He hosted BBC's "You Can't Fire Me, I'm Famous," and did interview shows and documentaries for ITV.
Morgan told The New York Times that his show lately has "taken a bath in the ratings" but that he and CNN President Jeff Zucker were discussing a new role for him at the channel. CNN's audience has tired of hearing a Brit weigh in American cultural issues, Morgan said in a story posted online Sunday.
Morgan's future with CNN is undetermined, the channel said.
Last fall, the already struggling "Piers Morgan Live" faced increased competition from a revised Fox News Channel lineup that included a strong new performer at 9 p.m. EST with Megyn Kelly's "The Kelly File."
Morgan served as editor of The Daily Mirror from 1995 to 2004. He has been questioned in connection with Britain's long-running phone hacking scandal, which has led to numerous arrests, resignations and the closure of Rupert Murdoch's News of the World tabloid.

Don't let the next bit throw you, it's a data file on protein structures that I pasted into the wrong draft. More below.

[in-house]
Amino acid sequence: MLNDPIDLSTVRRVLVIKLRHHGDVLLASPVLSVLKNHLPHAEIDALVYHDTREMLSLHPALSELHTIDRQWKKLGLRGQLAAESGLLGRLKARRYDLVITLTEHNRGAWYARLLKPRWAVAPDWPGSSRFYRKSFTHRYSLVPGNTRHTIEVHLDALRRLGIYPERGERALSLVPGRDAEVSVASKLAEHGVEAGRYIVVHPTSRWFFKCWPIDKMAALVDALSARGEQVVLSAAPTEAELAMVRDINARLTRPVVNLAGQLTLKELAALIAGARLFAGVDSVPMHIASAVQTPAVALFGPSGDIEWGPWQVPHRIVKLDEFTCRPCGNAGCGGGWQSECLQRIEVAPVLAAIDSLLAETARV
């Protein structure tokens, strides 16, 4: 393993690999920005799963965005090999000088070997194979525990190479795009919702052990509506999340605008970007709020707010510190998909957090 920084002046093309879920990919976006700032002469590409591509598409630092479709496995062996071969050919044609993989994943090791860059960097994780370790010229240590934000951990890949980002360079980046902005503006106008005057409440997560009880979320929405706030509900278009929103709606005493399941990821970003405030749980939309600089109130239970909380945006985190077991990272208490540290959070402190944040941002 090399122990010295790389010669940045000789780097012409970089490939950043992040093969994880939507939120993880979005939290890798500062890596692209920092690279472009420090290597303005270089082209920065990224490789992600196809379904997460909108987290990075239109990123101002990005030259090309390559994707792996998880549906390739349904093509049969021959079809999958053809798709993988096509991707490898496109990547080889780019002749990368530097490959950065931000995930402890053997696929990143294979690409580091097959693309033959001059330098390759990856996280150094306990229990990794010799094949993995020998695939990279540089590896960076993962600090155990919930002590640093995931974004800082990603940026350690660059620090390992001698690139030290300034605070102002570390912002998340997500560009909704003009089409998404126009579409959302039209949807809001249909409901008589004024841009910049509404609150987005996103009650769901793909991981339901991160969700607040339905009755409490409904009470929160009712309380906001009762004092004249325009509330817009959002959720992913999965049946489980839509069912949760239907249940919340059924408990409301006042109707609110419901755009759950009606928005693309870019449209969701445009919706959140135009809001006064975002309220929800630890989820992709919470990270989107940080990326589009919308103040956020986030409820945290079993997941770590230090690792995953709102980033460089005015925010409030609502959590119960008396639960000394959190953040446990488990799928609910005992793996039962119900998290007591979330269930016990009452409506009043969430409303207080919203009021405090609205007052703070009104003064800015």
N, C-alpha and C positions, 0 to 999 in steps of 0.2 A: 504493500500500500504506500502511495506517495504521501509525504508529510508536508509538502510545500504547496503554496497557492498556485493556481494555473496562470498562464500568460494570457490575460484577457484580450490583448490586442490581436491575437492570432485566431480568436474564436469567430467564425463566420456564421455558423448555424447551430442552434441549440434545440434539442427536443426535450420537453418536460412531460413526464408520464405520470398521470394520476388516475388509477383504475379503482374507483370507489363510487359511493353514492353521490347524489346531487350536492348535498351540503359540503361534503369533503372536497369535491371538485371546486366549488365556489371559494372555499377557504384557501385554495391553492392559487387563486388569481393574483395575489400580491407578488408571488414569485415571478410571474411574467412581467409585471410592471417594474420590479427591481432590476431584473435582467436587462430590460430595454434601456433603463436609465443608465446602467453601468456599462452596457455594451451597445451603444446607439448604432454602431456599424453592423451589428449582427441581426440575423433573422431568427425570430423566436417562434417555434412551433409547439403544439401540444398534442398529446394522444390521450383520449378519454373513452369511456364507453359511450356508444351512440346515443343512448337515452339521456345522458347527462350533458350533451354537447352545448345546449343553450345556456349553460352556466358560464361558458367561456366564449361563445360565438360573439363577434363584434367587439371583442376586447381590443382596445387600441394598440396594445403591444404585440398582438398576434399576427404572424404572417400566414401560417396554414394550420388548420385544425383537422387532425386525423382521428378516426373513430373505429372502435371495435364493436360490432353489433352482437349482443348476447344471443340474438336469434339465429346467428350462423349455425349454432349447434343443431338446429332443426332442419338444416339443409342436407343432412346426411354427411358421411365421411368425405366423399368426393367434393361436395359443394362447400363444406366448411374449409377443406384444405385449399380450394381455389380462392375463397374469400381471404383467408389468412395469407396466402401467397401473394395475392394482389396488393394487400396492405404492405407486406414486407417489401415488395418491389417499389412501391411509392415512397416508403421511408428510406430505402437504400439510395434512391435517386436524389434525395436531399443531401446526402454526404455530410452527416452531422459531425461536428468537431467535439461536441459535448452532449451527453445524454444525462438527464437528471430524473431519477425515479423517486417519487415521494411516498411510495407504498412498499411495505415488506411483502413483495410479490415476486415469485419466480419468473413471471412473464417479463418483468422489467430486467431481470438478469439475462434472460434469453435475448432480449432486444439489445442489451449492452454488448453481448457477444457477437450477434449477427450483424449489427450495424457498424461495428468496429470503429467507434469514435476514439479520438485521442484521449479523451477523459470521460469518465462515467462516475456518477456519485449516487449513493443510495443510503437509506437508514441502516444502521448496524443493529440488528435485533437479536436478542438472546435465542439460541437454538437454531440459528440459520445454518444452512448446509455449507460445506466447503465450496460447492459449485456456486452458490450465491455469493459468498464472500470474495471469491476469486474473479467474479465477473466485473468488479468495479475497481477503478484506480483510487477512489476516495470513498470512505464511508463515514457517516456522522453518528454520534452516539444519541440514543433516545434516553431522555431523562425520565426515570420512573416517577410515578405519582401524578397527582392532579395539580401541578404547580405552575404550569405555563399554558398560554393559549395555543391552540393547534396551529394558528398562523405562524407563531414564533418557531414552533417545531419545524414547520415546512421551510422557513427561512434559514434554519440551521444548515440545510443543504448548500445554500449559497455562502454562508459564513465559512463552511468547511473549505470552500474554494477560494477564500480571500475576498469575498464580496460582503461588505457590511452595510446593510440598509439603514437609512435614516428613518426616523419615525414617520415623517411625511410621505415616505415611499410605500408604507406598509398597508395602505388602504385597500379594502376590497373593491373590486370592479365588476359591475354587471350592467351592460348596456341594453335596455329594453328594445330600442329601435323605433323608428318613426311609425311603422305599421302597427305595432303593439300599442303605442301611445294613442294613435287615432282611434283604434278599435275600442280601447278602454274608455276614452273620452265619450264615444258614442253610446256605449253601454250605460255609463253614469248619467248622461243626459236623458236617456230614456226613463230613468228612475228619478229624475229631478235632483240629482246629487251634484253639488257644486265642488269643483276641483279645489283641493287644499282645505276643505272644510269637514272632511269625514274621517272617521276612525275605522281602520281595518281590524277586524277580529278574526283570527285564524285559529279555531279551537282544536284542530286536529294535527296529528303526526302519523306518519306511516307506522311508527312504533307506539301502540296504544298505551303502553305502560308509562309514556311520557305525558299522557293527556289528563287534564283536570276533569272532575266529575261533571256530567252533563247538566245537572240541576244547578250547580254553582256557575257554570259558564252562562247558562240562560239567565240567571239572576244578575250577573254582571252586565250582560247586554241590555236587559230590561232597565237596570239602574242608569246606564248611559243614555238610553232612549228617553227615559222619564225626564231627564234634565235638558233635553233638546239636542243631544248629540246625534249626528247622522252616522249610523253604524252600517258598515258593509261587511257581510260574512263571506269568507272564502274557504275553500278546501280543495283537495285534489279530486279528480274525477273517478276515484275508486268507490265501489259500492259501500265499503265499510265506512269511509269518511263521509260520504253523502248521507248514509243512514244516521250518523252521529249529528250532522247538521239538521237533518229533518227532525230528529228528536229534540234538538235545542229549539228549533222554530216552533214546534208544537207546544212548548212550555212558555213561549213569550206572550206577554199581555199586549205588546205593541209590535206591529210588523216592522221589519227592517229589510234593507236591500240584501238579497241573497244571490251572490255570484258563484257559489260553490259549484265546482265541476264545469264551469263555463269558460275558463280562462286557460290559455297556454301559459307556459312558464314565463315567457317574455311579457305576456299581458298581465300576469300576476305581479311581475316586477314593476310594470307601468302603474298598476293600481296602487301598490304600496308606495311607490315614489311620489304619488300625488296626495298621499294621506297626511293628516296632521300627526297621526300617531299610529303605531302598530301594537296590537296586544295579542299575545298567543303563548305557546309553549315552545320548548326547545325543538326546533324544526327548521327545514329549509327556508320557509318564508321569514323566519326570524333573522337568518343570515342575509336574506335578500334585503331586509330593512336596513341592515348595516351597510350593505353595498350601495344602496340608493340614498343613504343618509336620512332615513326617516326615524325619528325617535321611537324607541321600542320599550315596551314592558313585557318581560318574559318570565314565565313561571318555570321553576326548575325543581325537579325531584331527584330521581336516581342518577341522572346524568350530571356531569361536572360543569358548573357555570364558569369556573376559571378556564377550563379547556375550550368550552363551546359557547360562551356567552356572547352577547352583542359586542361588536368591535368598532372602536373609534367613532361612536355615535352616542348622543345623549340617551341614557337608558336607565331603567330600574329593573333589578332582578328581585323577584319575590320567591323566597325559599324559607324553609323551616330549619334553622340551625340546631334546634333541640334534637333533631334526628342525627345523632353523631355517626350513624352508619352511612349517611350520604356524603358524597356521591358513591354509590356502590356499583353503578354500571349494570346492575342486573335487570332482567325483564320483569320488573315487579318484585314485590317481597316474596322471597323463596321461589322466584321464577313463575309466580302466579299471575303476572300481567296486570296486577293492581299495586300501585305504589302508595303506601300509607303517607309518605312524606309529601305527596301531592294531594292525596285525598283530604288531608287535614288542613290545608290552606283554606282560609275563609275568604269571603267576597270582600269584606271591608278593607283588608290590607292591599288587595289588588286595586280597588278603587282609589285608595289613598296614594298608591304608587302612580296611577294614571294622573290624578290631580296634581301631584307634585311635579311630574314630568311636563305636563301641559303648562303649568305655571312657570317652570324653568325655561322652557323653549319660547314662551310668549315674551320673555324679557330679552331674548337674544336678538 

Earlier this month, Morgan confirmed that he was interviewed in December by British police investigating the illegal interception of telephone voicemails. Morgan, who said he had given a previous witness statement, has consistently denied wrongdoing.